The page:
Contractors will focus on properly documenting loss or increased costs to ensure any claims stand a good chance of success in negotiations or at later stages of dispute resolution; and should check their project management processes and procurement processes as the timing of the ordering of supplies or services and thus fixing their pricing will impact the costs of projects and the grounds for claim by contractors.

If the Ukrainian conflict causes a bulge of construction industry claims because of rising costs, then the litigation funding industry may also focus on innovating the financing of such claims. Look out for new product offers from such providers.

The Ukrainian conflict has reinforced competitive pressures in the UK construction market. It is a market in which well-managed contractors with good project management skills, an appreciation of risk management and an openness to innovation and investment in training are likely to succeed and thus not have to rely as much on the points set out above. Nevertheless, all contractors should consider these issues as part of their project management cycle.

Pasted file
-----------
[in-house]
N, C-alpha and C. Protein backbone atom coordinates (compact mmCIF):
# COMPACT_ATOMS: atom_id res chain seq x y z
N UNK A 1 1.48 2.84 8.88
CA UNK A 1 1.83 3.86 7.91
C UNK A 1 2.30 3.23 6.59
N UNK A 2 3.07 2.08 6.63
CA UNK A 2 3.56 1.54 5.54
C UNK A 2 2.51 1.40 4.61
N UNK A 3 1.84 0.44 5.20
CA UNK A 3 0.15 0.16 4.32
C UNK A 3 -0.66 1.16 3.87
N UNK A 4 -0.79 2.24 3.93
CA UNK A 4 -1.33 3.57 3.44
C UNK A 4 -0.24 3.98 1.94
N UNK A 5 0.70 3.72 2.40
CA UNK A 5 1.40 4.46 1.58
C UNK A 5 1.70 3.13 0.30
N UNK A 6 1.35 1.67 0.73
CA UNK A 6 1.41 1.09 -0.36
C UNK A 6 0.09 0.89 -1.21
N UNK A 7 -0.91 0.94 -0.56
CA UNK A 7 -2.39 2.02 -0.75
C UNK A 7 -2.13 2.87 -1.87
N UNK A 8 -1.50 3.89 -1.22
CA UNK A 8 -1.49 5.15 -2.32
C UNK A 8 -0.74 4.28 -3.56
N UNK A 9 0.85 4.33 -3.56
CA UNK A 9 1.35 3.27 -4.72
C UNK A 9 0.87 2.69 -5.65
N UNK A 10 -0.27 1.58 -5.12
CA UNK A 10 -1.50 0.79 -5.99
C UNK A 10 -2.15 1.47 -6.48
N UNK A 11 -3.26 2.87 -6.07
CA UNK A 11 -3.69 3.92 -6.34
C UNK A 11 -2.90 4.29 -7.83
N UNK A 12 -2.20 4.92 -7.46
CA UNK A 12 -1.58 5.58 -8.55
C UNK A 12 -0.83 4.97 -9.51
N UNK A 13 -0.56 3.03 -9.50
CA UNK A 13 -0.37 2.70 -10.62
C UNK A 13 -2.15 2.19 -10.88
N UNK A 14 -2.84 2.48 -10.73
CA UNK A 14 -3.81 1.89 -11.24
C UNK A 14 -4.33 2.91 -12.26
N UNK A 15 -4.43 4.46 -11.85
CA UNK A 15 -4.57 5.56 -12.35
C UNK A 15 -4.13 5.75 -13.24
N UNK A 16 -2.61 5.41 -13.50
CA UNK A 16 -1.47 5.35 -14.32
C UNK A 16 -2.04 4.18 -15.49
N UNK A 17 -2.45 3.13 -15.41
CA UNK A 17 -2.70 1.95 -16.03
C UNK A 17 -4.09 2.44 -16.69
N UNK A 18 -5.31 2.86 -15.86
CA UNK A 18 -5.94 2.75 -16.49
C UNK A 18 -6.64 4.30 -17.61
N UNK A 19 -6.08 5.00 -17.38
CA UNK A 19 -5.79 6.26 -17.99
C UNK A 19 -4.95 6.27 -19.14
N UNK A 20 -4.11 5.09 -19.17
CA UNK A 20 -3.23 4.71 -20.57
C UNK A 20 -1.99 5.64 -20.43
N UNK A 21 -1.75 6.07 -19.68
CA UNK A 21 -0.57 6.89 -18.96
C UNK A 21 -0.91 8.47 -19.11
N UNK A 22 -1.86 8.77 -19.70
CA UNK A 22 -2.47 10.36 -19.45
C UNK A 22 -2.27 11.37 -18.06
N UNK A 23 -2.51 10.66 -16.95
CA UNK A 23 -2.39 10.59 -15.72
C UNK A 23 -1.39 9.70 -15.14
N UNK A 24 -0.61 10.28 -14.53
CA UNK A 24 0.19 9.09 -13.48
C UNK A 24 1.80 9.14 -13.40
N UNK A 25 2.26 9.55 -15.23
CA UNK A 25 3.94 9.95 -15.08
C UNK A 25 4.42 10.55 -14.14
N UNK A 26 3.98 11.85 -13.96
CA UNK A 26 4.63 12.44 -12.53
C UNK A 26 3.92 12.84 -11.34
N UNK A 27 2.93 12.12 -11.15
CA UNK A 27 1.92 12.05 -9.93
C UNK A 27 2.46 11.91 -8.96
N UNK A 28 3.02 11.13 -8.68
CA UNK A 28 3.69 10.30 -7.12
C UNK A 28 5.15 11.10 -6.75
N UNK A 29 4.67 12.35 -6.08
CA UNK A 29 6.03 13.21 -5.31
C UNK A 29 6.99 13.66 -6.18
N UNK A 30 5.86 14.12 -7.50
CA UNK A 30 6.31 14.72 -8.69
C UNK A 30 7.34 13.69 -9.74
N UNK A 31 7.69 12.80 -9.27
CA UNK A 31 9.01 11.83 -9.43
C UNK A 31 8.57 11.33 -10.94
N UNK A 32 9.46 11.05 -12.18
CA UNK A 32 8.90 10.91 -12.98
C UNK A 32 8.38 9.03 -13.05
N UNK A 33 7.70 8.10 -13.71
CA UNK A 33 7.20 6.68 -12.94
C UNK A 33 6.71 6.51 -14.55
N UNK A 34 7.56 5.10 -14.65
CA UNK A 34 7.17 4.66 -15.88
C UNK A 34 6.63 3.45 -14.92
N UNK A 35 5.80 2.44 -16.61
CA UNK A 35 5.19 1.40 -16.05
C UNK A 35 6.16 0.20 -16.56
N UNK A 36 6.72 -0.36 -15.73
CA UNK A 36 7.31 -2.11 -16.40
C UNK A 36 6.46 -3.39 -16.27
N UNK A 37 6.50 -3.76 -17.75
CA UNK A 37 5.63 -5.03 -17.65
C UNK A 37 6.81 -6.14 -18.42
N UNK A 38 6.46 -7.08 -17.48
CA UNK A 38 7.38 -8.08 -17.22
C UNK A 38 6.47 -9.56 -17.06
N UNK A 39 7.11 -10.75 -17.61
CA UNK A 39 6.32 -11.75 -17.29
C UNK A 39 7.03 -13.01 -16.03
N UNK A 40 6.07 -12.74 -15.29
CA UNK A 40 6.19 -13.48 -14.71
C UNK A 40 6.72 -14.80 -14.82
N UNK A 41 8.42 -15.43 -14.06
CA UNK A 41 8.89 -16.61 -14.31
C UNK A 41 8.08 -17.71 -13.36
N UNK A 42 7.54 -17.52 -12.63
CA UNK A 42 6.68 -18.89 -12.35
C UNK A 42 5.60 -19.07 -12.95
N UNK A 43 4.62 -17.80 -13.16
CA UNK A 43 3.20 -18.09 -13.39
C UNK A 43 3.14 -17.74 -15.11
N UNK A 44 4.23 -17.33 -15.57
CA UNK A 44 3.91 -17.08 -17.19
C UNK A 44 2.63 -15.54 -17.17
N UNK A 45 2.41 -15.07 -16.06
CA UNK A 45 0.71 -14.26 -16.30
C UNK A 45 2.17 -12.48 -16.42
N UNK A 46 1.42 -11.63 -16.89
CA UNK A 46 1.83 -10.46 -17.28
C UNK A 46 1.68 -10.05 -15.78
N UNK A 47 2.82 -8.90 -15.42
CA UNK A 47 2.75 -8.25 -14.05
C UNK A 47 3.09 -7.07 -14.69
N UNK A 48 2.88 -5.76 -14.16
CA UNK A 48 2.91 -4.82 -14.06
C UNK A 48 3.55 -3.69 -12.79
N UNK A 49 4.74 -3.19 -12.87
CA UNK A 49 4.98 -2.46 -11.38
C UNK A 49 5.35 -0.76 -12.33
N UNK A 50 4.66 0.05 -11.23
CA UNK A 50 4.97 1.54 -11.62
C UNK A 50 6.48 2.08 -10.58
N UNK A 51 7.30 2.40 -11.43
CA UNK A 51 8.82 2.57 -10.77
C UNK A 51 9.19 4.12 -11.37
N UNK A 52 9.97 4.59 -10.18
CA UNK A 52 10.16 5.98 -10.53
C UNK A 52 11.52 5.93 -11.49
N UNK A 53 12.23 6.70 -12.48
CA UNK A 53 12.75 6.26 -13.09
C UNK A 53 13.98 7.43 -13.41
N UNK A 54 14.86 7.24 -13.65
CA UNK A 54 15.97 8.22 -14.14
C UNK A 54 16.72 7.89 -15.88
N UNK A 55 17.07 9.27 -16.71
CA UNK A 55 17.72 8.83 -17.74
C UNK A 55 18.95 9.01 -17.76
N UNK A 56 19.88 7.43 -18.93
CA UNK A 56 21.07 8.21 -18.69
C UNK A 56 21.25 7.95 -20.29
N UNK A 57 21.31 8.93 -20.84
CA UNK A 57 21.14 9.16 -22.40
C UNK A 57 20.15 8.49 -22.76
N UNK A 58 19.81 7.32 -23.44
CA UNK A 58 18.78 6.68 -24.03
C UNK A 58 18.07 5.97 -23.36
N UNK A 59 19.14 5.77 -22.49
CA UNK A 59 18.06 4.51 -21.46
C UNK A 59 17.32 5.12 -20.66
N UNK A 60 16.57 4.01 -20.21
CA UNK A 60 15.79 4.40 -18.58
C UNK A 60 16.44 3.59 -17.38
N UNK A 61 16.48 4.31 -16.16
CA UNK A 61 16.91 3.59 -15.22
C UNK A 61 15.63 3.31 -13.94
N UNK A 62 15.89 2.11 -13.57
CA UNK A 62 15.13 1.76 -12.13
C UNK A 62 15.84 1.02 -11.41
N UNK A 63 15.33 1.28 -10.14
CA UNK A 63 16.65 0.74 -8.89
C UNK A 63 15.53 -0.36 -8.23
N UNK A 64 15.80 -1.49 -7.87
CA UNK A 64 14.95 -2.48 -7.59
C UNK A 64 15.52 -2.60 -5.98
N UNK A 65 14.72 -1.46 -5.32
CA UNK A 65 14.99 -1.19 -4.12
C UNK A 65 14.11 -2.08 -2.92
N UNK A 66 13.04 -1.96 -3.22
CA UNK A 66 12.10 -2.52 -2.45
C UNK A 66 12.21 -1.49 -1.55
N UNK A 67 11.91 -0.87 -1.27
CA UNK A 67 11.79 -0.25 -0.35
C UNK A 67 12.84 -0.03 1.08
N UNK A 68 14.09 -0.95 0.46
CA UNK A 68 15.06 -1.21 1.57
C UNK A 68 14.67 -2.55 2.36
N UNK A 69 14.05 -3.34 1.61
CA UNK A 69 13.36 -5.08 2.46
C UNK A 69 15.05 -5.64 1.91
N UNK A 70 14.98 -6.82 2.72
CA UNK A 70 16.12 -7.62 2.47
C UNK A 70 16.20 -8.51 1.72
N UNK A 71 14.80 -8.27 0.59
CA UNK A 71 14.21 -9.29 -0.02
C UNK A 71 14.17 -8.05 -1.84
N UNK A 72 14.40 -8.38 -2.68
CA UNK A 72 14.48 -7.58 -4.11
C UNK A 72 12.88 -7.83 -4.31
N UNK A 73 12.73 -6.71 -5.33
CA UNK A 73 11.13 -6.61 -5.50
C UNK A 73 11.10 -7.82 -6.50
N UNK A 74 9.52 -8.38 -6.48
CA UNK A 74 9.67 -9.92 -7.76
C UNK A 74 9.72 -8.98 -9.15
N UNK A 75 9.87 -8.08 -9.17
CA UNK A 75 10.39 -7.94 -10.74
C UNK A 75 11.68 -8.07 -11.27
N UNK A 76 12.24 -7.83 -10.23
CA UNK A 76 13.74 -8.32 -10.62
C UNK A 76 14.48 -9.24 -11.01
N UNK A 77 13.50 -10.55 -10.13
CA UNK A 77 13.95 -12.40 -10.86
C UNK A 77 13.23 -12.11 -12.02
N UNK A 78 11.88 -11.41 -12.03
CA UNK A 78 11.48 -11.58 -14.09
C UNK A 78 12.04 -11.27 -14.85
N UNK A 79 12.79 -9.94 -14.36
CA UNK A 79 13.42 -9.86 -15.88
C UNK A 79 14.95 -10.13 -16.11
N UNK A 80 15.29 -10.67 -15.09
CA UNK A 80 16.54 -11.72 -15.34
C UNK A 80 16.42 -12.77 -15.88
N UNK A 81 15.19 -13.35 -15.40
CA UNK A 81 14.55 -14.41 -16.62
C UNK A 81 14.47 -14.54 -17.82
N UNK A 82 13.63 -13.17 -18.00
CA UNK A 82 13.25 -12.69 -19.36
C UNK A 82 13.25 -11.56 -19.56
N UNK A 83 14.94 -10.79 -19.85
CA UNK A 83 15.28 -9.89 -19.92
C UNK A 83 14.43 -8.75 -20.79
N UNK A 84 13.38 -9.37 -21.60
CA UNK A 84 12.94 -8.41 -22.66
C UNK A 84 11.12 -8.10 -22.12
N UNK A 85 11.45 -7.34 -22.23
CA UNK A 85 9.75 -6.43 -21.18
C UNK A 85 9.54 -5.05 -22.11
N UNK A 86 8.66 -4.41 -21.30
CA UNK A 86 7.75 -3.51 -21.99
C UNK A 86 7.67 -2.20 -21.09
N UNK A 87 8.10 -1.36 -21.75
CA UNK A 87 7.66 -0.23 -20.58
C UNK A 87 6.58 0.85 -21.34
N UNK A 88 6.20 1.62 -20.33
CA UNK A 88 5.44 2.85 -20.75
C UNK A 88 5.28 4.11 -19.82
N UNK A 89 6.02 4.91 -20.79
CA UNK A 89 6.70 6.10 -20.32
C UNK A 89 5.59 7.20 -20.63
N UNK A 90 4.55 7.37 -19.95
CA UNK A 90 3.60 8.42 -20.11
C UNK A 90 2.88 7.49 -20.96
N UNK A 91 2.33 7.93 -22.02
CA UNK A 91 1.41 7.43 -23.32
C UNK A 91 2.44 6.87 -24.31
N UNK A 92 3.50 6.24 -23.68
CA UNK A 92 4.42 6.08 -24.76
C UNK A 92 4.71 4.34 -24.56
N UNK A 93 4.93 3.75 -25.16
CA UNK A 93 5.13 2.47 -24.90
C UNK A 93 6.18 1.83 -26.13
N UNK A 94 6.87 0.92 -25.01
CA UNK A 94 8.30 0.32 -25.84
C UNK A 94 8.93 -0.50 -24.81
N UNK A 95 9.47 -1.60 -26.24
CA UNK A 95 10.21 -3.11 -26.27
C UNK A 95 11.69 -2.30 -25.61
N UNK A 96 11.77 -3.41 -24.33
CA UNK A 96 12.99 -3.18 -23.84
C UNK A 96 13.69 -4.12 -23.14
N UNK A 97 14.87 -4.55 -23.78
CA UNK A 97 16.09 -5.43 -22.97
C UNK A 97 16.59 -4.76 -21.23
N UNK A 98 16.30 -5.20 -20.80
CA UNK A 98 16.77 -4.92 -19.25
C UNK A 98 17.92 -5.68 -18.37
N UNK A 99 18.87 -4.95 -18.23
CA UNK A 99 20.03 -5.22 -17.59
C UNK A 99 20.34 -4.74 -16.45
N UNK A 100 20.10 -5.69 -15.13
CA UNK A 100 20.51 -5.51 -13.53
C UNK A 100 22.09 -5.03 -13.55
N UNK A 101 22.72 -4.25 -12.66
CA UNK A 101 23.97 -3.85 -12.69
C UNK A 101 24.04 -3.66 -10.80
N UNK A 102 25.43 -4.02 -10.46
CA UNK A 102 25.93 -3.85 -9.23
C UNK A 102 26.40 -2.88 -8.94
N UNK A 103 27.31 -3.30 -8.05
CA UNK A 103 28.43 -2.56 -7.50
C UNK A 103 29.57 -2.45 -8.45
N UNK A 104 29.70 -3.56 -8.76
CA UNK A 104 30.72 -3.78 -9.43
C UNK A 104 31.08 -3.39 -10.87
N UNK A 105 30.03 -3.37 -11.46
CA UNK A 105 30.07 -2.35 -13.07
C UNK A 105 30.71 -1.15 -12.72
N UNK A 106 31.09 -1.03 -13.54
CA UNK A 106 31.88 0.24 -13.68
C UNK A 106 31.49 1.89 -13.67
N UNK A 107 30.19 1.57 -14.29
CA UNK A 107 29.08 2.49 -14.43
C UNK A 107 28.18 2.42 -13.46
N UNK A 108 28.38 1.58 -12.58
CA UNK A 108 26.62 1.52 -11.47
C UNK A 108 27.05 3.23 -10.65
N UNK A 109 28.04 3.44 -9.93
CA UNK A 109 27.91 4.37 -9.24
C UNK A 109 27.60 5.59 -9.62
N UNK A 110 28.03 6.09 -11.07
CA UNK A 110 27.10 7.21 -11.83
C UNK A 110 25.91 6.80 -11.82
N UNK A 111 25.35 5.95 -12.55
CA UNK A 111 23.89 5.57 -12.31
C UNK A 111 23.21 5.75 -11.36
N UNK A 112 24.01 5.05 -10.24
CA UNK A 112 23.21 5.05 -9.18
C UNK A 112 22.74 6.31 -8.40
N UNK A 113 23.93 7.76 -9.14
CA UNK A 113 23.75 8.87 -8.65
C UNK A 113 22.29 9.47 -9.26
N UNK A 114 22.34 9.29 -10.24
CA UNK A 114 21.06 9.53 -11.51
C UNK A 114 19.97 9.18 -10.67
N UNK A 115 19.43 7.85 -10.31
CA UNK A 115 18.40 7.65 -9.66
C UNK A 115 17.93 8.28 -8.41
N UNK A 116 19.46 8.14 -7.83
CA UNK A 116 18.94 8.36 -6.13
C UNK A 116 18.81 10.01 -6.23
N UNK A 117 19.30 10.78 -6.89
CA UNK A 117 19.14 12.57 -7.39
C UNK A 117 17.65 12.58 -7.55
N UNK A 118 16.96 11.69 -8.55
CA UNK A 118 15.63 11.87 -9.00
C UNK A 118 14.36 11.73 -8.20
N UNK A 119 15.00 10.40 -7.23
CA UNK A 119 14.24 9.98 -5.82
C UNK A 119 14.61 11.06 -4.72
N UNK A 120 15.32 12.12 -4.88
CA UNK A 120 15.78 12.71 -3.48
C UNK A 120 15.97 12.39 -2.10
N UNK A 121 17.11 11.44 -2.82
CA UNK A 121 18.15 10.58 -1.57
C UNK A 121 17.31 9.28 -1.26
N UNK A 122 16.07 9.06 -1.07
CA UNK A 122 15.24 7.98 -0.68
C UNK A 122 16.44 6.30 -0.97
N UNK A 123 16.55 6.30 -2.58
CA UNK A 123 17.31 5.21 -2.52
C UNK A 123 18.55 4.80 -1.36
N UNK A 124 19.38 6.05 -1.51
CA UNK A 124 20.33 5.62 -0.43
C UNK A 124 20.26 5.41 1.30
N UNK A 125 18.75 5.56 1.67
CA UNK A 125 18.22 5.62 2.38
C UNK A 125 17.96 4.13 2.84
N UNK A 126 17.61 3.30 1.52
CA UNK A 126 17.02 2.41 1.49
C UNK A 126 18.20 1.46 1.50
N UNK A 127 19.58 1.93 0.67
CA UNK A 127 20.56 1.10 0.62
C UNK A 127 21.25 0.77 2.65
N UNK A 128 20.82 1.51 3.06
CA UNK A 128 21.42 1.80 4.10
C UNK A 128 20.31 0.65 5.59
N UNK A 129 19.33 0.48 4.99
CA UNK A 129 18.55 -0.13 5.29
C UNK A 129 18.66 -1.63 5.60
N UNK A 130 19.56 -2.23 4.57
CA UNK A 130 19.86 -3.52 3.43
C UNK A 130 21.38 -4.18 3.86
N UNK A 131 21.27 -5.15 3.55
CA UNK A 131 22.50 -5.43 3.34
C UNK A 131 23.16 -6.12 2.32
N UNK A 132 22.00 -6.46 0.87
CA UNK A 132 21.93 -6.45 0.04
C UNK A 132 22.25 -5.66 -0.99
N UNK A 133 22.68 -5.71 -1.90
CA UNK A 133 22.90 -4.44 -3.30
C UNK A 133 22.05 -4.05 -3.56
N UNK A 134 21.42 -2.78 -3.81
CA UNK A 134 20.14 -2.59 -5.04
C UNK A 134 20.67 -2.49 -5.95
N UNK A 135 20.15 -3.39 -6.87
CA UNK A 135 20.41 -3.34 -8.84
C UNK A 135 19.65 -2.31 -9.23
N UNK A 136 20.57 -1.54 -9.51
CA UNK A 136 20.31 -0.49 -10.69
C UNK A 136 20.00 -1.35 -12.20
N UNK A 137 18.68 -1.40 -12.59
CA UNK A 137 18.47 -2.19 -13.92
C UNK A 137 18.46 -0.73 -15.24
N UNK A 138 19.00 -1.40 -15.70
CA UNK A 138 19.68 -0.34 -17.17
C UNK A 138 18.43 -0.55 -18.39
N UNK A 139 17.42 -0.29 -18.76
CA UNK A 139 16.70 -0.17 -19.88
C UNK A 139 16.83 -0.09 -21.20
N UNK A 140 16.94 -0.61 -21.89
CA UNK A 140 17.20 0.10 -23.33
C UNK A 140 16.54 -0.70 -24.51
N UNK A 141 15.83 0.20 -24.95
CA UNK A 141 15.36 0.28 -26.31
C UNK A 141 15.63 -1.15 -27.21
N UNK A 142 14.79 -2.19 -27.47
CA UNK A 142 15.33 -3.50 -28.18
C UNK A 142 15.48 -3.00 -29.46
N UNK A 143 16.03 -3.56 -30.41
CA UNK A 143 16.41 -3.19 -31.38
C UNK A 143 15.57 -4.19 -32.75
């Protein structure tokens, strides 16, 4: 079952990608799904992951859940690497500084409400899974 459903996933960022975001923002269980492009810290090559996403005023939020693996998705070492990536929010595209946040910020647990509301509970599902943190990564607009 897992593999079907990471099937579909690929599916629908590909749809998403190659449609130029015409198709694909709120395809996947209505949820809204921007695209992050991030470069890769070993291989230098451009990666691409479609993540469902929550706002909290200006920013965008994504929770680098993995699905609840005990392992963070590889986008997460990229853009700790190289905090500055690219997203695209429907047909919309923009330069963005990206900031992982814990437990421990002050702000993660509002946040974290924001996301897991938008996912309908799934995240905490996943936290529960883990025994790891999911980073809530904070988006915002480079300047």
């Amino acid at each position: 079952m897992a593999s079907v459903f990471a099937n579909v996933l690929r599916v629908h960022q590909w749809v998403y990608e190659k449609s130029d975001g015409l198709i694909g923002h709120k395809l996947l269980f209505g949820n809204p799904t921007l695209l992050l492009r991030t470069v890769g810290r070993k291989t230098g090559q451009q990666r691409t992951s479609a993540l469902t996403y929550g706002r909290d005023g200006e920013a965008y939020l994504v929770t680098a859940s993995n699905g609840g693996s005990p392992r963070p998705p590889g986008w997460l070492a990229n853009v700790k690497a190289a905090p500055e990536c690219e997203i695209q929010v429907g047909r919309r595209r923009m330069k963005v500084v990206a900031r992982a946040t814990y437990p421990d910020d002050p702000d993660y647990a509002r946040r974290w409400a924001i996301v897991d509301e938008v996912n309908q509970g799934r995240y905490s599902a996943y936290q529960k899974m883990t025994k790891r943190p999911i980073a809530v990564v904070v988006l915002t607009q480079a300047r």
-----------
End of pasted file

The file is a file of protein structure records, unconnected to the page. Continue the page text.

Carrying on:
Post List #2

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Crystal Palace FC is expecting to begin a long-awaited stadium expansion at the end of next year. The 8,000-seat extension to the Main Stand at Selhurst Park, which would see the ground’s total capacity reach 34,000, is moving forward as…

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Michael Masi expresses confidence over the construction of the Jeddah Corniche Circuit.